“Comedian” is also a sort of an End Of Line to the canonical halo of Duchamp’s and Warhol’s lineage, that of the “magical” transformation of banal objects into art. The other week, I watched a robot of Japanese artist Yayoi Kusama paint the inside of a 5th Avenue shop window for a crowd on the street. The looming metaphor is the artist both replaced by a facsimile and trapped inside the confines of consumption and not, say, spray painting its exterior.
With the banana, Cattelan pushes the Duchamp gesture into something more intentionally and joyfully crass, revealing the magician’s trick; or like the monkey in Kubrick’s 2001: A Space Odyssey, hurtling the idea into the atmosphere, not knowing where it’ll come down. The artist can no longer merely transform the work alone, it needs mass adulation. Magic has been brought “in-house.”
With the art market a parody to many, democratic insurgent forms (NFTs, AI, etc) dominating headlines, and art institutions themselves under fire for both the makeup of their funding and governing boards, art institutions continue on as a world stage for protest.
The main art image of 2022 was the plethora of defaced canvases in climate change protests, spurring from the original event, in which young activists from Just Stop Oil threw a can of soup at Van Gogh’s Sunflowers (1887). Regardless of your thoughts on their efficacy, the protests both serve to reinforce the canon, as well as take it down a peg. The content of the painting has been discussed less than the use or make of the soup, but these works now have an added aura in their interaction. In the current sphere, mass art has moved from a medium used to demand change to a forum for others to work upon. In 2023, the viewer, buyer, poster, and commenter hold more power than the artist.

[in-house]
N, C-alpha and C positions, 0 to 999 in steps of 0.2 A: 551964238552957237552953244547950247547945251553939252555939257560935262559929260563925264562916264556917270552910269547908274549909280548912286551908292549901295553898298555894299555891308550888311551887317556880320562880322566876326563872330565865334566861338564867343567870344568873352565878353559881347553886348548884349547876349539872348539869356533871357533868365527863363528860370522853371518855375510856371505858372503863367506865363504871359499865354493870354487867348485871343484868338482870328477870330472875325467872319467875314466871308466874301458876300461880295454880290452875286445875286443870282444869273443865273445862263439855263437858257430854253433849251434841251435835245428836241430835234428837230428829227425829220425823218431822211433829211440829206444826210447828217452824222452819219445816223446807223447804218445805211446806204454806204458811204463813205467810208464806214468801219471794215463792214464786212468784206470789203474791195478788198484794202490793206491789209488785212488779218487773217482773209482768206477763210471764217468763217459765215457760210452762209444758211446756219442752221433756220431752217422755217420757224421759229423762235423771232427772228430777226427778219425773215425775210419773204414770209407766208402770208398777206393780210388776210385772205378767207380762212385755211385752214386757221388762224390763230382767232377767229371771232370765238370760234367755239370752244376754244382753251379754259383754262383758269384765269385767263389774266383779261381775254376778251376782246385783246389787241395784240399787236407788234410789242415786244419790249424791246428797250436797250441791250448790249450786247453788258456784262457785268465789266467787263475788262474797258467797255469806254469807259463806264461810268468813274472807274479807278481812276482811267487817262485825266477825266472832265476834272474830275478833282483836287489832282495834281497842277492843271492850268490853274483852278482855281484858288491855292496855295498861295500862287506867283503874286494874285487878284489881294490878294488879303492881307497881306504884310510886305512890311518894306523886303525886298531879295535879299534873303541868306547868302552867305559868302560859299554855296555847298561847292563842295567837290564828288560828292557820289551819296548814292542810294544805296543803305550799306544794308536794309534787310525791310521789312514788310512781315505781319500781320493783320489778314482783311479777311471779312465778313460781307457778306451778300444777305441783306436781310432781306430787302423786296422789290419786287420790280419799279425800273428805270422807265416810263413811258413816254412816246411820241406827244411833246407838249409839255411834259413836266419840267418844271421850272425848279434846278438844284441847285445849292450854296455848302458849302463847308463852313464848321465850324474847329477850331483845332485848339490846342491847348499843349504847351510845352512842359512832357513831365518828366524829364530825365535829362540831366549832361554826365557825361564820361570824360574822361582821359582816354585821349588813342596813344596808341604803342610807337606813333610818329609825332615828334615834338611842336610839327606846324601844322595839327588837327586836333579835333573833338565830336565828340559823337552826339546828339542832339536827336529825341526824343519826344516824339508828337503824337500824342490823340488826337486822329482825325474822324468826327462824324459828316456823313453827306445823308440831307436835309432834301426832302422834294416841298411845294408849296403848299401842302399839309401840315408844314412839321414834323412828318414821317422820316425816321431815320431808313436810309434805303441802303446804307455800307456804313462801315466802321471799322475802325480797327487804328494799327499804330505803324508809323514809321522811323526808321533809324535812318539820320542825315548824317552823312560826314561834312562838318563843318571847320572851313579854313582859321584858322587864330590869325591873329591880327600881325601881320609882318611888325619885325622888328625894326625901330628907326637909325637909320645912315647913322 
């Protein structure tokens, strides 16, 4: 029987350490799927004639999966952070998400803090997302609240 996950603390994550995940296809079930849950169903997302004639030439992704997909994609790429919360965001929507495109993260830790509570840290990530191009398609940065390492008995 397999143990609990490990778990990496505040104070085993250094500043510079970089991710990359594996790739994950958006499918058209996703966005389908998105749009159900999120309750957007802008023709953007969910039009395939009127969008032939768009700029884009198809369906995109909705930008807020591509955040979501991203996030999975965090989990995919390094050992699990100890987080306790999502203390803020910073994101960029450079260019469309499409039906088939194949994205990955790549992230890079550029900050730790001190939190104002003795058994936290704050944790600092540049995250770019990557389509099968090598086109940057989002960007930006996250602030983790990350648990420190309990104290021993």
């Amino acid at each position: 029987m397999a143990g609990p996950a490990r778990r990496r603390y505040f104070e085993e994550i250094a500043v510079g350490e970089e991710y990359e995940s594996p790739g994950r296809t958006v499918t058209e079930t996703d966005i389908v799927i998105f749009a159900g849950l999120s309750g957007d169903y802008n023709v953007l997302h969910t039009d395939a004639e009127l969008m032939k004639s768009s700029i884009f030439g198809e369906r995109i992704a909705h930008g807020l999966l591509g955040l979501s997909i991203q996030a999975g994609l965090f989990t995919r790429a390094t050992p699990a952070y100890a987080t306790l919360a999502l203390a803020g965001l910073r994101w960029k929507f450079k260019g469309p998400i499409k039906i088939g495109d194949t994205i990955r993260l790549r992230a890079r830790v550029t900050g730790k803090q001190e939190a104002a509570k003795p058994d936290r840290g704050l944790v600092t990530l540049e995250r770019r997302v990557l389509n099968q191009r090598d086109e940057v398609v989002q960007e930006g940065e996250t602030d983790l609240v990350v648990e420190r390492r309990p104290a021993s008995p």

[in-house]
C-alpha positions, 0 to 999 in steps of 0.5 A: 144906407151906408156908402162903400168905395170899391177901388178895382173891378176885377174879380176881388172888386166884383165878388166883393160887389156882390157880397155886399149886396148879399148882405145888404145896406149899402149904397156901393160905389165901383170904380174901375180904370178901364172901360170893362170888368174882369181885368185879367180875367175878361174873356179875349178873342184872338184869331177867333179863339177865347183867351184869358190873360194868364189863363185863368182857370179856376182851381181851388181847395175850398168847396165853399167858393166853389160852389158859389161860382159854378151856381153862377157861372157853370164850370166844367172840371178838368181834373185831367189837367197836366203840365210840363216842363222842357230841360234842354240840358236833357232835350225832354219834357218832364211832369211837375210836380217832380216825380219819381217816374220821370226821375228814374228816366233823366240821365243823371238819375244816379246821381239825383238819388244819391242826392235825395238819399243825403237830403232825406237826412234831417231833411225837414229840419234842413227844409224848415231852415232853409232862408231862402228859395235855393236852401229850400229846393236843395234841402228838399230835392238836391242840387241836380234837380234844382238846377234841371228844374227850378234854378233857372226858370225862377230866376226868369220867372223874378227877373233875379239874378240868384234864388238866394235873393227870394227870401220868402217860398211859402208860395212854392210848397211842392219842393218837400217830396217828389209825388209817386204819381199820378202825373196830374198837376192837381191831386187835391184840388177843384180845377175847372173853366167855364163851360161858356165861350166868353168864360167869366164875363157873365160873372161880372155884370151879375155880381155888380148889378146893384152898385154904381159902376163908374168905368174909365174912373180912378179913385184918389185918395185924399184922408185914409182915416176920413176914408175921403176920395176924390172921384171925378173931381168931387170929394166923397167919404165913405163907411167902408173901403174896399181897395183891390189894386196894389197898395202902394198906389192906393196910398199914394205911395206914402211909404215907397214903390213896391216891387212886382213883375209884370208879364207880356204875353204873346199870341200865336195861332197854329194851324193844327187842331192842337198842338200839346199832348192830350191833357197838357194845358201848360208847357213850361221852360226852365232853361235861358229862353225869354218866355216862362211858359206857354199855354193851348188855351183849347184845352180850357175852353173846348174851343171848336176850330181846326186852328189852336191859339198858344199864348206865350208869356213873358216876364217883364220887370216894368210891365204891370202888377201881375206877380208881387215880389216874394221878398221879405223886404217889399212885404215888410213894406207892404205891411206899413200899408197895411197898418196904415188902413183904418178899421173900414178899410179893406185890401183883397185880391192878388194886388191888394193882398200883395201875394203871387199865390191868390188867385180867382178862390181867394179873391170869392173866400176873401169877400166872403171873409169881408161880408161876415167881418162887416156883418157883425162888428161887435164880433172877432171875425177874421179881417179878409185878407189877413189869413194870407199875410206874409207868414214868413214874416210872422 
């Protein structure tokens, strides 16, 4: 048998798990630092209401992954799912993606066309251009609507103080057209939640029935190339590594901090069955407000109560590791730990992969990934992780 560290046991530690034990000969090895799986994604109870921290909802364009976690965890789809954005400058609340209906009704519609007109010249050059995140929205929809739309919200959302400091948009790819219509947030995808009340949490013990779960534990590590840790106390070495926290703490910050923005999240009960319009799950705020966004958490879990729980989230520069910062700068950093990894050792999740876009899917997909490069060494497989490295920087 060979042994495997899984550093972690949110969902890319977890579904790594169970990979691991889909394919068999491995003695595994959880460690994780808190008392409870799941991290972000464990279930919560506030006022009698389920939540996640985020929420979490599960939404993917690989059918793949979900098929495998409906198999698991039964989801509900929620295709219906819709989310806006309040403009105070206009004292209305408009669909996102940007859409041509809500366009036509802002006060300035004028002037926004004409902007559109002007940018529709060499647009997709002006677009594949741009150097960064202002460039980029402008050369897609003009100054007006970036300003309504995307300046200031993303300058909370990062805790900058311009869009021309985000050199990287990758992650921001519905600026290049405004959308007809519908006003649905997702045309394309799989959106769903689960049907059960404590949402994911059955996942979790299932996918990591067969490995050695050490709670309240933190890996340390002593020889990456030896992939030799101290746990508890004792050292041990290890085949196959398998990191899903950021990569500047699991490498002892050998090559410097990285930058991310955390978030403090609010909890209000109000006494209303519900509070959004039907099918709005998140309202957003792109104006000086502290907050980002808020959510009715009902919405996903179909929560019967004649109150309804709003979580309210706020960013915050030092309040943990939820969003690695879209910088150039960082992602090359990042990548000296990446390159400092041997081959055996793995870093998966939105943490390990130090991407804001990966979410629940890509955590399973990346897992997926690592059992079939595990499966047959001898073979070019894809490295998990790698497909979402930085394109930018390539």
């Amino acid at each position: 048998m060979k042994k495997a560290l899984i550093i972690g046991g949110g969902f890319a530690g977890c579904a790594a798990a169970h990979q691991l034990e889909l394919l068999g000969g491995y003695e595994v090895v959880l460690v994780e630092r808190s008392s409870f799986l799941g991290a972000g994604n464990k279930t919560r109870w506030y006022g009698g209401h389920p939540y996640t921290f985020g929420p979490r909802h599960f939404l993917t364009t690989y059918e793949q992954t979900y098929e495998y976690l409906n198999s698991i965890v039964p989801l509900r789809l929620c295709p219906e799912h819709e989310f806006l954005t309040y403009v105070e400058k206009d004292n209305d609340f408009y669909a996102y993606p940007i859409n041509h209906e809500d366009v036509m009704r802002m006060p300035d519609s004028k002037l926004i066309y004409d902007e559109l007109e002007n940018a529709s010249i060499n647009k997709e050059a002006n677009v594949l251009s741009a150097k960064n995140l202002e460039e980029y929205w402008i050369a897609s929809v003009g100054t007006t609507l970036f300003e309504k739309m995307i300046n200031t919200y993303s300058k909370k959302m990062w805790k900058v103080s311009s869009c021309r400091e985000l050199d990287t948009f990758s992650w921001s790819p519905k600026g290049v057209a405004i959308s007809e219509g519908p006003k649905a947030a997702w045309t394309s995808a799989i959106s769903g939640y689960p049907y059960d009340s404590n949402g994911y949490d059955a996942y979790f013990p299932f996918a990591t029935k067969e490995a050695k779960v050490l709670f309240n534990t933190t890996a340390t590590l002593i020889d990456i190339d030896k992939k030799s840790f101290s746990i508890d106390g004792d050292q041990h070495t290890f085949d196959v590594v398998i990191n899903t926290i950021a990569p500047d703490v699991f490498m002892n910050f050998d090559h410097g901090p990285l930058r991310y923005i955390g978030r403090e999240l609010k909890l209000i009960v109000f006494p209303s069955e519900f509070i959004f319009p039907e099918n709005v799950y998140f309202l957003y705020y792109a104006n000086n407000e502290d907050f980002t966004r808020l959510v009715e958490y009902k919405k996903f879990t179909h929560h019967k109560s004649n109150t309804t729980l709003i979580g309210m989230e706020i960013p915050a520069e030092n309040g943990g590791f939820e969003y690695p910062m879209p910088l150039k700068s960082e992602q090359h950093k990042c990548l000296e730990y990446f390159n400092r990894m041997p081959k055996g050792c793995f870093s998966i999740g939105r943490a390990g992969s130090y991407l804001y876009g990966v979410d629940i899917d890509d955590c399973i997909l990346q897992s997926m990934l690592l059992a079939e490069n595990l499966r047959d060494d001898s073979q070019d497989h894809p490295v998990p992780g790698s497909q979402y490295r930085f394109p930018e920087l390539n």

The new cool and remaking of taste
In a recent New York Times feature Brendan Babenzien, former Supreme Creative Director, now Noah founder, and J. Crew Creative Director recently said “Everything is cool now, so nothing is cool…what’s more interesting to me is being comfortable being yourself.” As Gen Z has dropped hustle and -boss culture eschewing the posturing of previous generations, with both underground posturing out the window as well as startup individualism, the arch positioning of cool continues to move. The most well-paid YouTube influencer looks like a random kid in your class. Maybe “kill yr idols” was right.
Historically it is the job of youth to fight against the recent past and upend the dominant standards of taste and morality. We were used to a more slow and more steady push of taste upheaval (punk, hip-hop, skate), but new generations have remade the world by focusing on ethics more than creativity. Unlike previous generations, which moved “outwards” from culture, eschewing the suit and tie trad world (think hippie and slacker archetypes), newer generations perhaps are looking to reform culture with a higher moral standard and collectivity than their elders, who have been viewed as absconding from global responsibility. Who has time for nuance when the world is literally on fire?